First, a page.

The Original Entrance
Doc Paget named this area ‘The Original Entrance’ because he was following a train of thought that before the Romans or any baths were built here, originally there was to the side a Greek cella, an early type of temple. The argument for this possibility will be developed more on the Greek Temple page of this website.
Occupying a space only 2.44 metres (8 feet) wide, what Paget called the Original Entrance had, in Roman times, been given a raised hypocaust floor which stood on the terracotta pillars called ‘suspensurae’ which we can see still intact in some places. This was a distinct hot room separated from the Tholos sudatorium to its right, but the two rooms were connected and once formed part of the same Roman bath suite, ‘Le Piccole Terme’.
In its later use as a small Roman bath, there was no connection to the Greek Temple to its left and nowhere for there ever to have been one, because of a deep trench, the entrance to the tunnel complex which sits directly behind the wall. Bathers would have been completely unaware of what was next door.
The façade shows several arched silhouettes against the cliff face, lined in diamond patterned ‘opus reticulatum’ (shaped tufa cubes, pointed at the back, set into wet cement). A small amount of decorated stucco remains in the top left corner of the vaulted recess which is set about 0.9 metres (3
feet) back from the main facade.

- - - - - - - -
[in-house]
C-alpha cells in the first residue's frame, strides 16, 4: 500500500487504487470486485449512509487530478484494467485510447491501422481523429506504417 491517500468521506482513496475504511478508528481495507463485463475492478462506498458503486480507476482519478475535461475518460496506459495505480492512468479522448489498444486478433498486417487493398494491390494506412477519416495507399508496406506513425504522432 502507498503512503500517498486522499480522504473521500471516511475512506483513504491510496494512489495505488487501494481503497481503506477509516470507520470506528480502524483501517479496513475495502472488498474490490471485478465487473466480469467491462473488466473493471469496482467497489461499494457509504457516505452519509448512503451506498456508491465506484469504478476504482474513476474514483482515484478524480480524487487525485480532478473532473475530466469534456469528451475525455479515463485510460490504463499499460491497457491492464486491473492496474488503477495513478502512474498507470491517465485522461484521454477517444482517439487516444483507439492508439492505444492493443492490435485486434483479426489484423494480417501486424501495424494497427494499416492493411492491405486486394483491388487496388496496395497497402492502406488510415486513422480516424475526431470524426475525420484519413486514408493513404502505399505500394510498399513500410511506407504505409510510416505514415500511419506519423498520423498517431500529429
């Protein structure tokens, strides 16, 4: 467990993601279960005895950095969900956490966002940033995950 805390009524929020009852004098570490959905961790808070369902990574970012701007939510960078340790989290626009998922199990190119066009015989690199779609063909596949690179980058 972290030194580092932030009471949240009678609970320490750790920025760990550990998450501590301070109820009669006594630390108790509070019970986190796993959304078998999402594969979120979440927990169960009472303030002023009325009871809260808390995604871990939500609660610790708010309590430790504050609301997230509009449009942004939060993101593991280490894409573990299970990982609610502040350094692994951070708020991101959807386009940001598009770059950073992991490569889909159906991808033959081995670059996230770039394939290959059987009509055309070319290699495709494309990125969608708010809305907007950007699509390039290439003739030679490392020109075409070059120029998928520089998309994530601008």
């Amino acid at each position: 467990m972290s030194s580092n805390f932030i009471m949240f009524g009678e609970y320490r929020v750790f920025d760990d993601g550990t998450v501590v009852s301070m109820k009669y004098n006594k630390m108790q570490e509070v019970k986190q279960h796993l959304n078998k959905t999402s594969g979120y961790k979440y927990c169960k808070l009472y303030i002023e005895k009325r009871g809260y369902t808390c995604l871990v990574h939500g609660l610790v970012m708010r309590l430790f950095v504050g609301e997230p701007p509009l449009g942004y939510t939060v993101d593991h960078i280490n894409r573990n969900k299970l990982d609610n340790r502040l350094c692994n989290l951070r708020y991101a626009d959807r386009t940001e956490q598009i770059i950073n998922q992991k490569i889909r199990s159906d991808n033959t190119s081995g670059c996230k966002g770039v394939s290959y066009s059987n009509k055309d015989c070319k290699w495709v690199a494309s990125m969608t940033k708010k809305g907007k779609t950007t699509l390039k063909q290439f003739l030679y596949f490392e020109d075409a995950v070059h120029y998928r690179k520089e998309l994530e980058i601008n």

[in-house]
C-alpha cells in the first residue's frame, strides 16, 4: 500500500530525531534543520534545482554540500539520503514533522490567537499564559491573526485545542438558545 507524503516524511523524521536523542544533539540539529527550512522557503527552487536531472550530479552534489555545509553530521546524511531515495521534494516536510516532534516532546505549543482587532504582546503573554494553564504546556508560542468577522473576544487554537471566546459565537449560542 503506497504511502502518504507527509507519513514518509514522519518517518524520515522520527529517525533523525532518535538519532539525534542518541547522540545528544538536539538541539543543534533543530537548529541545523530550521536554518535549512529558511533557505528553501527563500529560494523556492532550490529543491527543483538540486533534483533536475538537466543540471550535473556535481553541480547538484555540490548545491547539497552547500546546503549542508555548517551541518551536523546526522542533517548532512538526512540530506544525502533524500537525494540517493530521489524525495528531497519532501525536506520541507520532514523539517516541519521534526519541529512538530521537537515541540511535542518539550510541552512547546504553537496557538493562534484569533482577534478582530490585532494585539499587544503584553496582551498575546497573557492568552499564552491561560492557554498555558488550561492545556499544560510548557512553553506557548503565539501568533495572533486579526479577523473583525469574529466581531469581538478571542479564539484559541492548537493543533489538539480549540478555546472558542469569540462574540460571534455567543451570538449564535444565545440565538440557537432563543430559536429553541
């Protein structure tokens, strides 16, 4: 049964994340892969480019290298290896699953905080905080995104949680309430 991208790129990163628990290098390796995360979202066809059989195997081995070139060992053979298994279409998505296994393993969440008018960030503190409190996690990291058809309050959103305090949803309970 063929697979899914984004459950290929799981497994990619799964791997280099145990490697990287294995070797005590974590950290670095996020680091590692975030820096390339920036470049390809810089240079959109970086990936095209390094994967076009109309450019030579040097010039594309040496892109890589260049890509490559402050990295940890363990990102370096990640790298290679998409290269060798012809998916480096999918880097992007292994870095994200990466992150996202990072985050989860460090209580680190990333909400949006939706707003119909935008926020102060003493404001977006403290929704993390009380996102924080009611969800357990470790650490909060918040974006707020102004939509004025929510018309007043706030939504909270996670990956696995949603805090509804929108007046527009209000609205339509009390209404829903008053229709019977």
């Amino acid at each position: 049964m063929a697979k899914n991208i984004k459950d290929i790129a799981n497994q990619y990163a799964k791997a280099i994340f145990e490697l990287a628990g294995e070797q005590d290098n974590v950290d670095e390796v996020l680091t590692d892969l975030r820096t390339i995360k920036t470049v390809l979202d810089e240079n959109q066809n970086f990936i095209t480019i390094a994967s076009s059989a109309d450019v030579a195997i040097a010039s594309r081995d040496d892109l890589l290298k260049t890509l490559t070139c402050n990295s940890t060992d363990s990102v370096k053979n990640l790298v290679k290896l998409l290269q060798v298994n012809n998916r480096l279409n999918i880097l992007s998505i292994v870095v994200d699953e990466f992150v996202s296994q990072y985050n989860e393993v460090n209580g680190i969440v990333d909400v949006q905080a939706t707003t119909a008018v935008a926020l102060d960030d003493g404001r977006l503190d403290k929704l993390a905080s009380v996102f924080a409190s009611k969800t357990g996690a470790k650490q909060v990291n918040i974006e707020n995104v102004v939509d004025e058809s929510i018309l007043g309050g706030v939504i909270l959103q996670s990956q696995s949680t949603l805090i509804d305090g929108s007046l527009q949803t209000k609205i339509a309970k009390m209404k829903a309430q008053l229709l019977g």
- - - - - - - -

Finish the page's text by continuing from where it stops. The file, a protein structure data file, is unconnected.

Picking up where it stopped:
On closer inspection metal staples called sprags can be seen set into the opus reticulatum, which once held a decorated false façade, now missing.
Where is the Heat Source?
As with the area behind the Tholos, so it is the conventional story here also that heat for this bath must have come from the tunnel in the hillside, a long, long, way away from its modest source 270 metres away.
The two adjacent pictures show a funnel section at the back of the bath area. Set into the floor below it is a buried pipe with a drainage lip cemented onto it. It seems likely that these features were for regulating heat and the drainage lip simply for liquid condensation to drip out of the lowest point of the hypocaust floor.
An obvious Answer
The picture below shows that a suitable channel exists for hot steam entry, in the wall adjacent to the Tholos, which also can be soon to have obtained its heat from the front of the building and not from inside the hill, as the conventional interpretation proposes.